The Atlanta Journal-Constitution
By KEVIN DUFFY
Metro's Southside Headed to Macon
Not everyone wants a shorter commute.
Most of the buyers at a new gated golf and equestrian community 25 minutes north of Macon are coming from metro Atlanta's Southside.
They've opted to spend more time on the interstate to enjoy the perks of living beyond the urban area: affordable upscale housing, low taxes and a more leisurely pace of life.
River Forest, on 1,700 acres close to I-75, is being marketed as a link between metro Atlanta and metro Macon. One day, dozens of communities along I-75 could join the two cities, regional development watchers say.
"Henry County was the refuge," says David Aldridge, developer of River Forest in rural Monroe County. "Now, those people are moving up and moving out."
Case in point: Trevor and Tammy Barnett, a school resource officer and a nurse practitioner. They work in Henry and were living in Jonesboro in Clayton County before moving to River Forest last month.
The Barnetts saw a newspaper ad about the development last fall, took a 35-minute drive south and eventually bought a 1.5-acre lot.
"Henry County's notorious for quarter- and half-acre lots," Trevor Barnett says, explaining why the couple rejected living in the metro county, among the fastest-growing in the nation. "We're used to having a little room to roam."
At River Forest, "you're kind of out in the country without being out of civilization," Tammy Barnett says. River Forest is 20 miles south of Henry County and 50 miles from Hartsfield-Jackson International Airport.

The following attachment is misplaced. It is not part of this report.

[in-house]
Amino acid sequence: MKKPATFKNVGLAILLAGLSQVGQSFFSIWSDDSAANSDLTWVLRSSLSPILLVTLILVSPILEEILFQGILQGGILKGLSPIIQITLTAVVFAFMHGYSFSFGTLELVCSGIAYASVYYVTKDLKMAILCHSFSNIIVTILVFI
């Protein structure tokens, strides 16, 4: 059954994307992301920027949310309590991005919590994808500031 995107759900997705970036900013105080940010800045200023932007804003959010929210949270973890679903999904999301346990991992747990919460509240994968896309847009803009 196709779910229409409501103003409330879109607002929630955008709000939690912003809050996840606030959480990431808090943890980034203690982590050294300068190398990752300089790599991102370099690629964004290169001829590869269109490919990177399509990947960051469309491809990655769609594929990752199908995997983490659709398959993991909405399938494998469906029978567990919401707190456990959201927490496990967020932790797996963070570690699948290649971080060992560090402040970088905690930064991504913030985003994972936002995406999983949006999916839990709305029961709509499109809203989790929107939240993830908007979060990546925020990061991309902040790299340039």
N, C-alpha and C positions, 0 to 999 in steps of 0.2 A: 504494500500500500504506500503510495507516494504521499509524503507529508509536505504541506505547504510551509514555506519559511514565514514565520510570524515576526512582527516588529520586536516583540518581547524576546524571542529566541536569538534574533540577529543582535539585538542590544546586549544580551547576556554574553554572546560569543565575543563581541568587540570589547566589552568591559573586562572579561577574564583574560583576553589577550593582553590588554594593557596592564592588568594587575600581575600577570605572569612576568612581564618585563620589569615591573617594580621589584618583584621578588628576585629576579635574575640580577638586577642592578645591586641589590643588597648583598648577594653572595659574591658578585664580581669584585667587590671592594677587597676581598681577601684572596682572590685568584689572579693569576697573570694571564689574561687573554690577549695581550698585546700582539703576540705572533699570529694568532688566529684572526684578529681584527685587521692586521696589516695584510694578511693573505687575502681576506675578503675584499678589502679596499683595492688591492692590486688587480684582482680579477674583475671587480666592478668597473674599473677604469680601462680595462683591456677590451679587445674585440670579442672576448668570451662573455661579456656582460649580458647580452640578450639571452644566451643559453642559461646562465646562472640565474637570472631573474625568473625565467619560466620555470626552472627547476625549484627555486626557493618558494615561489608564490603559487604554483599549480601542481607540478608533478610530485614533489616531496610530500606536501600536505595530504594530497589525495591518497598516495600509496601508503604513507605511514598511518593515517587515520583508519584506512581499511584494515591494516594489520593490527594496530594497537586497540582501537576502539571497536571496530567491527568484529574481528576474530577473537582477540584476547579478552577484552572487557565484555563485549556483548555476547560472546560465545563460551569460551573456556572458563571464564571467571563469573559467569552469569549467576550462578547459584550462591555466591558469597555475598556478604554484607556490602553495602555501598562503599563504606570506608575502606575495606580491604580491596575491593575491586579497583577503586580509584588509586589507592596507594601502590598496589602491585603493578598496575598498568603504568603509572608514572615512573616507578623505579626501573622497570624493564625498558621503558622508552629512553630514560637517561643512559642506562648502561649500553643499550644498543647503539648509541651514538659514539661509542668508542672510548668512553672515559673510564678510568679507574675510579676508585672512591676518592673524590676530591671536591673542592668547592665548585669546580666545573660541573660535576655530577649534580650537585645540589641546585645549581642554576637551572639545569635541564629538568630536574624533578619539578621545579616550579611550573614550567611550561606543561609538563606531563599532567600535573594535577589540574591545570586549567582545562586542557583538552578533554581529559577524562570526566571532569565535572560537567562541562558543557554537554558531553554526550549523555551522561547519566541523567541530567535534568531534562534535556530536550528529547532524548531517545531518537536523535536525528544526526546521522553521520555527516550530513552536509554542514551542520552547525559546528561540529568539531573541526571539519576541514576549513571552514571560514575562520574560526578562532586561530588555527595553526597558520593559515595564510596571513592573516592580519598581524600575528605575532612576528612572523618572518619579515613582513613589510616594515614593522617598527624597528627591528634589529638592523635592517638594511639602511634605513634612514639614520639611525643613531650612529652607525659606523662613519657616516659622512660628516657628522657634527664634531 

The Barnetts aren't wealthy, but their house, which they moved into last month, suggests affluence. It has an 18-foot-high stone fireplace, windows that are even taller and a view of the eighth tee at River Forest's new golf course, whose hilly topography is reminiscent of North Georgia courses.
Monroe County's low taxes also are a draw. If River Forest were in Henry, the annual county taxes on a $400,000 house would be $2,368 higher.
"It's basic economics: You trade travel costs for land costs," says Bart Lewis, research chief for the Atlanta Regional Commission.
About half of Monroe's 7,669 employed workers commute outside the county, with most going to the Macon area in Bibb County, according to the 2000 census. Roughly one-quarter head to Atlanta or other areas north.
But with River Forest attracting a good many metro residents, the percentage of workers driving north is likely to increase. House construction at the year-old development is just getting started. A dozen homes are occupied thus far, and more than 600 are still to be built.
Metro Atlanta's Southside has seen a surge in popularity after years of lagging the Northside. Southern tier counties grabbed 41 percent of the 10-county metro area's population growth from 2000 to 2003, according to the ARC. That's up from 28 percent in the 1990s.
And there's no geographical reason why that growth cannot flow even farther south.
"Atlanta is here for two reason: It's the central part of the transportation region and it doesn't have any major natural barriers to development," Lewis says.